Show Review: Carina Round at The Apple Store and Café du Nord, 5/8/2012

by Jonathan Pirro on May 9, 2012

Watch the people get tricked out of time

Watch the people get tricked out of time

If you were fortunate enough to catch the last two waves of touring put upon by Puscifer, the brainchild of one Maynard James Keenan of Tool fame,  you might have caught a glimpse of a sultry and furious siren known as Carina Round, who opened for the art-collective-cum-musical-explosion on every single one of their dates. In addition to kicking off the show and stunning audiences who were unprepared for an opening act that held her own ground and shook the foundations of the theaters she co-occupied, the Wolverhampton, UK-born Carina also lent her rich and sensuous voice to the backup vocal duties of the main act — sometimes taking center stage to lead the musicians around her, while frontman Keenan practiced his customary hiding in the shadows. What you might have missed, however, was the release of Tigermending, her self-produced third record. Nearly half a decade in the making, with guest appearances from musicians as varied as Brian Eno, Billy Corgan, and Dave Stewart, the album is a dense and thunderous exploration of worlds unknown and lingering, decadent thoughts and messages. To express all of the fury and power of this release in a live setting is a daunting task, but tonight at Café du Nord, Carina proved that she was more than up for it.

An intimate gathering

An intimate gathering

Fans who were attuned with the singer’s current goings-on might have been lucky enough to catch Carina performing at the Apple Store in downtown San Francisco at the early evening hour of 6:00PM, where she offered up a small-scaled but nonetheless explosive set — six songs, performed on acoustic guitar without accompaniment. Even with the aural chaos that is a retail environment causing a considerable din, Carina’s powerful voice still managed to cut through the rabble and fill the space around her listeners, accompanied by the sharp shimmer of her guitar and the occasional bout of foot-stomping for emphasis. All the while, she looked happy to be there, if slightly nervous to be on a rather unusually-placed stage, but helped keep the ice steadily broken with a few well-timed jokes and encouragements for the crowd to sing along for her performance of “You And Me”, which, sadly, only a few members of the audience were brave enough to engage in. Despite the seeming quiet and stillness of her onlookers, they seemed terribly excited and begged her to stay for even more songs by the time she closed her set with a loud, raucous performance of “Girl And The Ghost”.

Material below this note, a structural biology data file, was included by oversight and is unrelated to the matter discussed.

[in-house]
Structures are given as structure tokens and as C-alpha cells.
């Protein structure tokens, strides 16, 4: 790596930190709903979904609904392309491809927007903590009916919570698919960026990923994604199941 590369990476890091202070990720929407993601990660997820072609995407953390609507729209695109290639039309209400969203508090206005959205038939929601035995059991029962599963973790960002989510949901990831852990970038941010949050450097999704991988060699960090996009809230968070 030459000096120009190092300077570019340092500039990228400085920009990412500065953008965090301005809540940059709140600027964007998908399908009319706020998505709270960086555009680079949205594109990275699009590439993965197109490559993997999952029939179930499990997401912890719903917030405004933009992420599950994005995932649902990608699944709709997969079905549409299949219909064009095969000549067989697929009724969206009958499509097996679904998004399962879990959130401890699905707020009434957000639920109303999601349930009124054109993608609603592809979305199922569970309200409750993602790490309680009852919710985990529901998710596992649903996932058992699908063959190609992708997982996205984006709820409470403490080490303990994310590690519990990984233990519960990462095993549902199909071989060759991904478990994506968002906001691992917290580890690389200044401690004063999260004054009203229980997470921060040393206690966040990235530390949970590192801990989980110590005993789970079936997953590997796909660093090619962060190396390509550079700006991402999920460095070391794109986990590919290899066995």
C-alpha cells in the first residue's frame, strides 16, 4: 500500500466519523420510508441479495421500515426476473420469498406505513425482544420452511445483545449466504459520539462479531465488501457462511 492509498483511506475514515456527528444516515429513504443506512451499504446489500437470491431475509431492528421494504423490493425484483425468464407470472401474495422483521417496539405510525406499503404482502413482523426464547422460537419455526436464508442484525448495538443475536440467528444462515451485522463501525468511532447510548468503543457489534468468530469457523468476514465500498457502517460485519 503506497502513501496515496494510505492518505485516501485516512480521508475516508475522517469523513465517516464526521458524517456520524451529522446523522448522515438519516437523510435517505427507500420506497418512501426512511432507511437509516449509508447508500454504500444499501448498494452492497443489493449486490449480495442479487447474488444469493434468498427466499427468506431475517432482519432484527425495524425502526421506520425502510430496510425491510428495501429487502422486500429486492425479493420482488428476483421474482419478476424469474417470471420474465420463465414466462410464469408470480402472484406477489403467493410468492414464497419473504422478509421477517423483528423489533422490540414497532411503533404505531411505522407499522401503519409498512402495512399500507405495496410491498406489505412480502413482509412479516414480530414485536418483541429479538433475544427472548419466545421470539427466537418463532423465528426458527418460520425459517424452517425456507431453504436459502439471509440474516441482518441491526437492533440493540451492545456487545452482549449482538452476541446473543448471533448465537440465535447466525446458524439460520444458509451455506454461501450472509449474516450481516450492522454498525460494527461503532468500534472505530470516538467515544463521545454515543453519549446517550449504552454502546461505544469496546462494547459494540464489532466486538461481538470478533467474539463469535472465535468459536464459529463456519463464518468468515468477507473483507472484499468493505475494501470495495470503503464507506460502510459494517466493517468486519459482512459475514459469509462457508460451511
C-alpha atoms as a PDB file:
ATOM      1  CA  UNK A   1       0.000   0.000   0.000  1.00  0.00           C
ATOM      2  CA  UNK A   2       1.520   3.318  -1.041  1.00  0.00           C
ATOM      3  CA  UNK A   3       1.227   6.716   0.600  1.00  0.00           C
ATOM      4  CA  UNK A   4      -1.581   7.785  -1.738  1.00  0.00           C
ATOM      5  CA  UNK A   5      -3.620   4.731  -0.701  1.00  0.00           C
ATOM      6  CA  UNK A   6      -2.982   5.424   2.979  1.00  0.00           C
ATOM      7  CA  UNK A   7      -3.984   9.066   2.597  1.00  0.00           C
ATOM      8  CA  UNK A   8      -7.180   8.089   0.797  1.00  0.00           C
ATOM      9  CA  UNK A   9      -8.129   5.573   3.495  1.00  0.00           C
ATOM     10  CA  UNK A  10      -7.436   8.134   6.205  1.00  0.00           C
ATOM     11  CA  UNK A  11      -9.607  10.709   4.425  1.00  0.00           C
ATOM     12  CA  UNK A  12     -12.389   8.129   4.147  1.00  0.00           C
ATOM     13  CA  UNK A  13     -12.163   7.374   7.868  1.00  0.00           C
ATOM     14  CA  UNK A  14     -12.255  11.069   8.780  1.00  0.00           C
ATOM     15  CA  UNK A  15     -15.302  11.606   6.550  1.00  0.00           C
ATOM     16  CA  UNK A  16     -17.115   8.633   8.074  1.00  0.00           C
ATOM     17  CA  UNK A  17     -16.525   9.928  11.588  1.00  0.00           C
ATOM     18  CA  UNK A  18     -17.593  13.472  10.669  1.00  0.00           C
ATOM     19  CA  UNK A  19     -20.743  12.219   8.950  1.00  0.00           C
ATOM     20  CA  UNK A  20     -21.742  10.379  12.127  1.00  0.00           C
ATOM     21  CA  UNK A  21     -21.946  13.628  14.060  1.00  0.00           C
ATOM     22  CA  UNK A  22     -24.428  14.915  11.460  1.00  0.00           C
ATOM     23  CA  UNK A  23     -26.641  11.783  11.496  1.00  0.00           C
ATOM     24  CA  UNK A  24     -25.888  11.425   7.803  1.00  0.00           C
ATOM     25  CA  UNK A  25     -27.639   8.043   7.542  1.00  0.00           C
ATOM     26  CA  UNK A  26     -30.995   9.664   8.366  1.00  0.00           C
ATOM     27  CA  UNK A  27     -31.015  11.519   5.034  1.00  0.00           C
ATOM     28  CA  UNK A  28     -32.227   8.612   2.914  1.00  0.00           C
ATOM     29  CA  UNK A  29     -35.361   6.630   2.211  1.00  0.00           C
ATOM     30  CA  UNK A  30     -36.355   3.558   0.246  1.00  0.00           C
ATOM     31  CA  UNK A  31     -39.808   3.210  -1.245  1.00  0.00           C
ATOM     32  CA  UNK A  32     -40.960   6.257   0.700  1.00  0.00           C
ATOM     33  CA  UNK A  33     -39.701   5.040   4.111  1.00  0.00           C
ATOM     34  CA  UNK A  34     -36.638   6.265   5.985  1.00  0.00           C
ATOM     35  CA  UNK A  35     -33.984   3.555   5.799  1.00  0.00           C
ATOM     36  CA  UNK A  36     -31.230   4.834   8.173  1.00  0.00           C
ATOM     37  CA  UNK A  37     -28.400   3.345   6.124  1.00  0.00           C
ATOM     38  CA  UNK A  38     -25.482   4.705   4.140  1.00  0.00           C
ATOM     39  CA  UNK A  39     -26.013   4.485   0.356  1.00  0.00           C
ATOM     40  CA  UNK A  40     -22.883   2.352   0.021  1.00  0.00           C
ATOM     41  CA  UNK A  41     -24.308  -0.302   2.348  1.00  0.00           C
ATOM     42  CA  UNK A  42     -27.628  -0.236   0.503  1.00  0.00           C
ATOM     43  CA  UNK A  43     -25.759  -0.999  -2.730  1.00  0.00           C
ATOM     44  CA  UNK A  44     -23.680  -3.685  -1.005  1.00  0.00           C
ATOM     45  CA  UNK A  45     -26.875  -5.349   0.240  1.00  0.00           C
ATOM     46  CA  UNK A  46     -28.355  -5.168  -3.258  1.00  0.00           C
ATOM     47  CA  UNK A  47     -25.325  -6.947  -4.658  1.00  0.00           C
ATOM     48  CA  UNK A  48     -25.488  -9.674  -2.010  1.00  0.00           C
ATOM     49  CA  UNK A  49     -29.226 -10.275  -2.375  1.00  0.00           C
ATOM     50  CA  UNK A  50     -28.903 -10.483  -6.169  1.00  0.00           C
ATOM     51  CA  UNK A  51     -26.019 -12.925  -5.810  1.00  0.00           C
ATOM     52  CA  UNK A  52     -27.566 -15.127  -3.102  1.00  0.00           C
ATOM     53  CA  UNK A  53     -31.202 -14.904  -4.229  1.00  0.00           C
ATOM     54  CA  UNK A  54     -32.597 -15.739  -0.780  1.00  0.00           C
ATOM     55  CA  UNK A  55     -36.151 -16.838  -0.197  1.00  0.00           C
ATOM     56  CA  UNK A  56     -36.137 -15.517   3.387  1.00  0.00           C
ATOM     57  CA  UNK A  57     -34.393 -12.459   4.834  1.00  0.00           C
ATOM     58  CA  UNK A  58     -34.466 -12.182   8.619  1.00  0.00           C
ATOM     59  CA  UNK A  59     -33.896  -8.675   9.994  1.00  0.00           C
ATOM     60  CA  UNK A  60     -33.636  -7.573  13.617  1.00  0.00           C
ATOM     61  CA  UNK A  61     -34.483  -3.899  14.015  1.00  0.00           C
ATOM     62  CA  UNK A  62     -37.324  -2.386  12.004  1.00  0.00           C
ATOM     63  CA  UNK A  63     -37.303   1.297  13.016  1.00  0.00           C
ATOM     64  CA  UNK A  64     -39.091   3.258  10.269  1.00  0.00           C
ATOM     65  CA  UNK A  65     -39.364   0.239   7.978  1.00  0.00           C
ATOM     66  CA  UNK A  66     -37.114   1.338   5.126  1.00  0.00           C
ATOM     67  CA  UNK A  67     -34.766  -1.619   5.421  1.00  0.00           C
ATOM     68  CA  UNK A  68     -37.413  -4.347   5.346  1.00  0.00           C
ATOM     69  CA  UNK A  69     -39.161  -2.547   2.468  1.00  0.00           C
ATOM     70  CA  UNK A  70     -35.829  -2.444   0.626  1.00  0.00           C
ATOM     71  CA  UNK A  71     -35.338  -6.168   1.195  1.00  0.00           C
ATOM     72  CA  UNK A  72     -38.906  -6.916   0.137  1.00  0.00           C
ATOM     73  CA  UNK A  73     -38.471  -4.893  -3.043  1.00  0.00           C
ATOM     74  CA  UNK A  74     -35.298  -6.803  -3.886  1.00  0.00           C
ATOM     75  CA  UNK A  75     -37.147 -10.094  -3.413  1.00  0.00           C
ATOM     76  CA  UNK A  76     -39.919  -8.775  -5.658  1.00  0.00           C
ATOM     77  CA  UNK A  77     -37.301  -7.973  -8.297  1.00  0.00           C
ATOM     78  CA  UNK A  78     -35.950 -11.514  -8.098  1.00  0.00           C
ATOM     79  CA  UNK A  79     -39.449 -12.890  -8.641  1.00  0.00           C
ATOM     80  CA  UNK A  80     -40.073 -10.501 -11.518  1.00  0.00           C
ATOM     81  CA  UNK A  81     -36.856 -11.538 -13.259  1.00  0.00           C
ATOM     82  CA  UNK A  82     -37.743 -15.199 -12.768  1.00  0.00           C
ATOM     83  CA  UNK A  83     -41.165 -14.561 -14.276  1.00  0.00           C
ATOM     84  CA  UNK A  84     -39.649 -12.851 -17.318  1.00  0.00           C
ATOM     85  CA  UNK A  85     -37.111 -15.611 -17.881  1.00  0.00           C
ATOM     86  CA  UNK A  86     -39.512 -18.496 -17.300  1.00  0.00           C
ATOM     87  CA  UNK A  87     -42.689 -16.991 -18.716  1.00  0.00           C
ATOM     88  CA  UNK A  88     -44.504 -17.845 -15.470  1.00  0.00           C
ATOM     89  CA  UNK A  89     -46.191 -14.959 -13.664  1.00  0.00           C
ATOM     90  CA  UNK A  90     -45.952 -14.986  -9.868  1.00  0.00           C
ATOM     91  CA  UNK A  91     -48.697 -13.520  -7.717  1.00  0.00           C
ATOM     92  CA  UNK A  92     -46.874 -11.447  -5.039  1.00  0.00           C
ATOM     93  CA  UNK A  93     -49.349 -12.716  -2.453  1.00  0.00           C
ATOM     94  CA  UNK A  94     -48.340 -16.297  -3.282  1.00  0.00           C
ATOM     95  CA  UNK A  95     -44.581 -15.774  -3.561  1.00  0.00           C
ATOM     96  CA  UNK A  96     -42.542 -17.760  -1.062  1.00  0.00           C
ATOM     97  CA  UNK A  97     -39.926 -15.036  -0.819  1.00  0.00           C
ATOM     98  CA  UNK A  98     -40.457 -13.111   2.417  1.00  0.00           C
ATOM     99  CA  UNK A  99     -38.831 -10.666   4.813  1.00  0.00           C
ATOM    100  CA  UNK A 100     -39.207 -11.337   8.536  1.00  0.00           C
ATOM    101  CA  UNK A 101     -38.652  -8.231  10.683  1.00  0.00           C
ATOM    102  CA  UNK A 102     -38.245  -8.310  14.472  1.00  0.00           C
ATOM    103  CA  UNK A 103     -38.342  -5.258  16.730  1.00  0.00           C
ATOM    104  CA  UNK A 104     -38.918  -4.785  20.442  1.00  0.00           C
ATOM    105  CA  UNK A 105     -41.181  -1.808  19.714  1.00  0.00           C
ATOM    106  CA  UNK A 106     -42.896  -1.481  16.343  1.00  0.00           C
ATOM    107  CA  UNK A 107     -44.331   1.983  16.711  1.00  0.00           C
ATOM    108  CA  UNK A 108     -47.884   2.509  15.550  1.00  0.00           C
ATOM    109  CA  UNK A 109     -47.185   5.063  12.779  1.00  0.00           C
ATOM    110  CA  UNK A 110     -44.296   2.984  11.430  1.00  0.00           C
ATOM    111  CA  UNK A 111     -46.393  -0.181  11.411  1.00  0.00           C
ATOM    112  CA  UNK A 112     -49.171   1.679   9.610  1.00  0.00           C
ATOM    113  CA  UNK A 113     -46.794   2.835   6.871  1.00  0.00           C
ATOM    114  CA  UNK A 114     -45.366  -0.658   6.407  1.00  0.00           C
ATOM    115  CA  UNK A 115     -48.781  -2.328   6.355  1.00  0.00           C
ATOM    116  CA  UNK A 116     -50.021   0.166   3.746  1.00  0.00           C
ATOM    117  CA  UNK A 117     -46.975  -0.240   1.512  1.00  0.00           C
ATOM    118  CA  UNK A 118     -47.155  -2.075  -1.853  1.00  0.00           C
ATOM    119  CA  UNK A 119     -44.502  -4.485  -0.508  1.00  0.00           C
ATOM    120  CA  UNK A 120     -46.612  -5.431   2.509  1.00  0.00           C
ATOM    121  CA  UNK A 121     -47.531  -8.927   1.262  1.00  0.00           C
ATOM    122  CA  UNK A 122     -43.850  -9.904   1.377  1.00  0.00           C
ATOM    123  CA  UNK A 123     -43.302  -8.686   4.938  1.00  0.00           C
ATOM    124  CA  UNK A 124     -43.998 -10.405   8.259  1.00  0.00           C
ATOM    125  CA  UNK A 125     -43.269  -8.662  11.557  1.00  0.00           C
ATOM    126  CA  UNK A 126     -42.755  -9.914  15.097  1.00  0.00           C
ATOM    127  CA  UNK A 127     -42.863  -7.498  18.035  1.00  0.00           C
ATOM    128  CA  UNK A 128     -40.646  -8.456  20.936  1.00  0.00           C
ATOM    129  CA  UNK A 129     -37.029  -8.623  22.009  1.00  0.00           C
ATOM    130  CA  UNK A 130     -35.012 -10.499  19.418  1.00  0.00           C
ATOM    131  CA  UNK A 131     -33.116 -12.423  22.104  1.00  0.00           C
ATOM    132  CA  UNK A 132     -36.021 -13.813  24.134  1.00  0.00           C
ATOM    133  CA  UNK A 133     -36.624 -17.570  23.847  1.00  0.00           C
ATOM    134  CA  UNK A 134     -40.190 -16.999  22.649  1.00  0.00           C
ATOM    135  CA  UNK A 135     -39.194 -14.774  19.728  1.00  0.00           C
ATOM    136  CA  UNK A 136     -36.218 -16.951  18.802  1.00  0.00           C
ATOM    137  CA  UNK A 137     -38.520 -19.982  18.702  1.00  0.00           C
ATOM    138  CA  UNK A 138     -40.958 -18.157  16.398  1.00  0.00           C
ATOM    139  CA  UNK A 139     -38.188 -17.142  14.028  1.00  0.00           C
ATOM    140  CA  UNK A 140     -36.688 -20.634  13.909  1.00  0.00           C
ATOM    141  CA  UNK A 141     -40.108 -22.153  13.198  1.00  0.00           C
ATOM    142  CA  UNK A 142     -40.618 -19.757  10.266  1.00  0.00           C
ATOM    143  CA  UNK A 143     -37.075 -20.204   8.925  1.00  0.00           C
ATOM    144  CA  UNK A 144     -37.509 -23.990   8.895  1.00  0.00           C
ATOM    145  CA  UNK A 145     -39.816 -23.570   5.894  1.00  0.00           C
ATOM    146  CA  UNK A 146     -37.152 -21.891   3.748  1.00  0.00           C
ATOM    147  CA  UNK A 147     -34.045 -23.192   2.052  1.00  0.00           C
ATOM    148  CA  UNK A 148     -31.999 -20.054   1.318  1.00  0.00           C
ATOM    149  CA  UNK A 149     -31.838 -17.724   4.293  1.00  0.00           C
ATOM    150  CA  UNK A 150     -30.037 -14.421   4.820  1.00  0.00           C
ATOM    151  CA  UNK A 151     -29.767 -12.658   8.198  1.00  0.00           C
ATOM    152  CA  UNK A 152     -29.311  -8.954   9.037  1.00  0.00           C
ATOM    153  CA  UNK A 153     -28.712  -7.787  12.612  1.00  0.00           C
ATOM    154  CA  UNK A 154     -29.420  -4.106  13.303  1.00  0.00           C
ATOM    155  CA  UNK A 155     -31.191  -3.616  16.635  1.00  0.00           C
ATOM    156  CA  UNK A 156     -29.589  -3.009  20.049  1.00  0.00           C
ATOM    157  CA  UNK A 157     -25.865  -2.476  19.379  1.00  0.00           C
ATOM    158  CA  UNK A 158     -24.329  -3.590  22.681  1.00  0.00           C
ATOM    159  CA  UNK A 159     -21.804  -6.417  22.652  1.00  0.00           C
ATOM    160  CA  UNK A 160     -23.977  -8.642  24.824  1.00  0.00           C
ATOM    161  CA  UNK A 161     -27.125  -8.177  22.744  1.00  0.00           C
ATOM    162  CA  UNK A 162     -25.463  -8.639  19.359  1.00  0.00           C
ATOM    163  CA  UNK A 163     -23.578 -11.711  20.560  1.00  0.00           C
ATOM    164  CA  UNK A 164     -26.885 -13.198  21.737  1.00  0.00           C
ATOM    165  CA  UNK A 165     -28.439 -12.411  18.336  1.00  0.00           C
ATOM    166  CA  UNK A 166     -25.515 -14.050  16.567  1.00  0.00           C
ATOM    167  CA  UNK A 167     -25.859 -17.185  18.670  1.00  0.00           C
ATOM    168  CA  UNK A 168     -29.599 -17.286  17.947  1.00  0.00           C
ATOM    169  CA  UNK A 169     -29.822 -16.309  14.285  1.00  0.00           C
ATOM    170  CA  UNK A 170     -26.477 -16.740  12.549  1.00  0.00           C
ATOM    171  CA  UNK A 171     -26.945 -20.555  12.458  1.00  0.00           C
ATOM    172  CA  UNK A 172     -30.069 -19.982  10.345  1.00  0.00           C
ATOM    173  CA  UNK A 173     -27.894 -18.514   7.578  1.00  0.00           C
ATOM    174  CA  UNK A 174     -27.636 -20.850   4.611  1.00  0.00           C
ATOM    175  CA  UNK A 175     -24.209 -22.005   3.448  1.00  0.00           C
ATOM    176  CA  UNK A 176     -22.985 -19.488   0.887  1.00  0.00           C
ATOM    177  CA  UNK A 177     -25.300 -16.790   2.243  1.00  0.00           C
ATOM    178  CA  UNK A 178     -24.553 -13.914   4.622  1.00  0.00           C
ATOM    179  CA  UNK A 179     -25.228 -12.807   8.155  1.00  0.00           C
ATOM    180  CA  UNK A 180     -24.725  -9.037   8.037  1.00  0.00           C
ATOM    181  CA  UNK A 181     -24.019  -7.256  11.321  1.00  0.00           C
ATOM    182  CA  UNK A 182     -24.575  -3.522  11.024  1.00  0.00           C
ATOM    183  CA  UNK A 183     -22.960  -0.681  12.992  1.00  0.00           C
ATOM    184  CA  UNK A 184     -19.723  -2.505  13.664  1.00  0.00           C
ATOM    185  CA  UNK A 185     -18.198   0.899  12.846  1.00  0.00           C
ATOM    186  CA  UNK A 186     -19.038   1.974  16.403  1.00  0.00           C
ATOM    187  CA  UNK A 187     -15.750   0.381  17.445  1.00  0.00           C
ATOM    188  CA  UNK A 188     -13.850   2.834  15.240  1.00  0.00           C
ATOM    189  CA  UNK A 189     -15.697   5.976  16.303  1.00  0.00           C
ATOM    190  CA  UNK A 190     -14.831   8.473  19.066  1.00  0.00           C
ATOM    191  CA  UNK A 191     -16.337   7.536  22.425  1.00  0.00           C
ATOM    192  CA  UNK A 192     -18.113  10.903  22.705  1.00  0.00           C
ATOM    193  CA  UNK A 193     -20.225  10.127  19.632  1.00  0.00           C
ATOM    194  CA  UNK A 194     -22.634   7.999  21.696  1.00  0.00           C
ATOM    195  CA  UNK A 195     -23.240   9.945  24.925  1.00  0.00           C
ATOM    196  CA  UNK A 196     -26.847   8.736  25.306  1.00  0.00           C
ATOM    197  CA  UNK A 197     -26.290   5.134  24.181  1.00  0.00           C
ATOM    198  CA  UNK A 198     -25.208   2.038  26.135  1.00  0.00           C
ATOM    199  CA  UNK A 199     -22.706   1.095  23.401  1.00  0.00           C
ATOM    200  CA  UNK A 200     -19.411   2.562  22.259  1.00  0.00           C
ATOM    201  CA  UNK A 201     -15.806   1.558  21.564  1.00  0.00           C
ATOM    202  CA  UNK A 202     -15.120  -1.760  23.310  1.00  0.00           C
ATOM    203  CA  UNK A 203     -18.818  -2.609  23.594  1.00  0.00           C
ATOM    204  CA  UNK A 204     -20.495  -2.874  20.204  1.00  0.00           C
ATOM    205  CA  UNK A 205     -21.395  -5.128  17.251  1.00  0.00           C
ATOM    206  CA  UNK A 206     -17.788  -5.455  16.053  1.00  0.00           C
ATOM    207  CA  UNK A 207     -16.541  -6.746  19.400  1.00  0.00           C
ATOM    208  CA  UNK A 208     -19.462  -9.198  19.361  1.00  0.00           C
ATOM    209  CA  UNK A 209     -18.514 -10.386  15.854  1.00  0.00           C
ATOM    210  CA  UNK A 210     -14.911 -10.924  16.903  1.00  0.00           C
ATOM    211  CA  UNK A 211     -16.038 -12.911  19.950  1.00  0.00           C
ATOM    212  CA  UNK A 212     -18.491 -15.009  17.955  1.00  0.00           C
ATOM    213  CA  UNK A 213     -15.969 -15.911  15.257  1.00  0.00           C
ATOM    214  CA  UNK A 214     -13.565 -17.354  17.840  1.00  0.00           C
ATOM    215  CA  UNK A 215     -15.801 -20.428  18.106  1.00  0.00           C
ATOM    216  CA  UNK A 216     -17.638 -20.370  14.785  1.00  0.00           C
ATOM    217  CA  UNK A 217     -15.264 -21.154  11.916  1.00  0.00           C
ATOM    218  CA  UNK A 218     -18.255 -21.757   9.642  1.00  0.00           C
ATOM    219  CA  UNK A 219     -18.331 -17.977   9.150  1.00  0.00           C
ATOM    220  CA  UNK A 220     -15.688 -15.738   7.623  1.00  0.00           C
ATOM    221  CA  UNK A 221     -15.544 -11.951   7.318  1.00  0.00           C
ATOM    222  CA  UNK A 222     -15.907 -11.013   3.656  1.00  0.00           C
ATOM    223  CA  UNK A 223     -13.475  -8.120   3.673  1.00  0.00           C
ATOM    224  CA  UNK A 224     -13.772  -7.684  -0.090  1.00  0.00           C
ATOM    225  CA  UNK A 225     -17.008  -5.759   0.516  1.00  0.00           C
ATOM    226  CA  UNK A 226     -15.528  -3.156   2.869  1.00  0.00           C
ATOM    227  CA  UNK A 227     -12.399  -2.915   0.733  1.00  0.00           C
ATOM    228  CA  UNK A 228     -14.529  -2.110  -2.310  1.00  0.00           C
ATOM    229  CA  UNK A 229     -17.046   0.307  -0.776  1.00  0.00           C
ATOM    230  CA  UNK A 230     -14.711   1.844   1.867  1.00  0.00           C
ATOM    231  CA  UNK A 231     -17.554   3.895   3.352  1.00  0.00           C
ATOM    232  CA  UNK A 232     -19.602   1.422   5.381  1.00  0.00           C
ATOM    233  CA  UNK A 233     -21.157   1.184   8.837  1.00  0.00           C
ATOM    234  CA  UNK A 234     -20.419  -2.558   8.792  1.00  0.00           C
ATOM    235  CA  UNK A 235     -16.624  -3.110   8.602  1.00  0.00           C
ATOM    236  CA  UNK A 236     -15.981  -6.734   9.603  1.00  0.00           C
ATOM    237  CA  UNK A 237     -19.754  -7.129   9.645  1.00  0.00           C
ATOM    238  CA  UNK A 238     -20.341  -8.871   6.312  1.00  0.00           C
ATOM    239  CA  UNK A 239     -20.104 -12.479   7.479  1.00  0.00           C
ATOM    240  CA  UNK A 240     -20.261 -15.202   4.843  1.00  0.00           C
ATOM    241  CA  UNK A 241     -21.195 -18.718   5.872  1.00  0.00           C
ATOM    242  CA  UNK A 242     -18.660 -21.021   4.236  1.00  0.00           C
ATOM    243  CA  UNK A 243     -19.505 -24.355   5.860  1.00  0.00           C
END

Carina Round and Matt McJunkins

Carina Round and Matt McJunkins

The real excitement, however, was with the crowd that plowed their way to Café du Nord later that night and packed the small club to the gills, in anticipation of seeing Carina and her full band in a beautifully personal setting, for there are few establishments within San Francisco that are more intimate and special than the small club on Market Street. Accompanied by fellow Puscifer bandmates Matt McJunkins and Jeff Friedl on bass and drums respectively, as well as keyboardist/sample player Claire Acey, Carina took the stage just after 10:30PM, and kicked her set off with the same song she had begun her Apple store set with a few hours before — the haunting, foreboding “Set Fire”, which came alive like a hurricane with the full fury of her backing musicians, giving Carina another outlet through which to channel a deeper energy and passion that far outshined the soft, reddish hues of the club’s lights. Barely a moment was wasted from song to song, with words of thanks and wide smiles being offered to her cheering onlookers as each song was presented to them, and then kicked forward amongst them in a dynamite display of musicianship.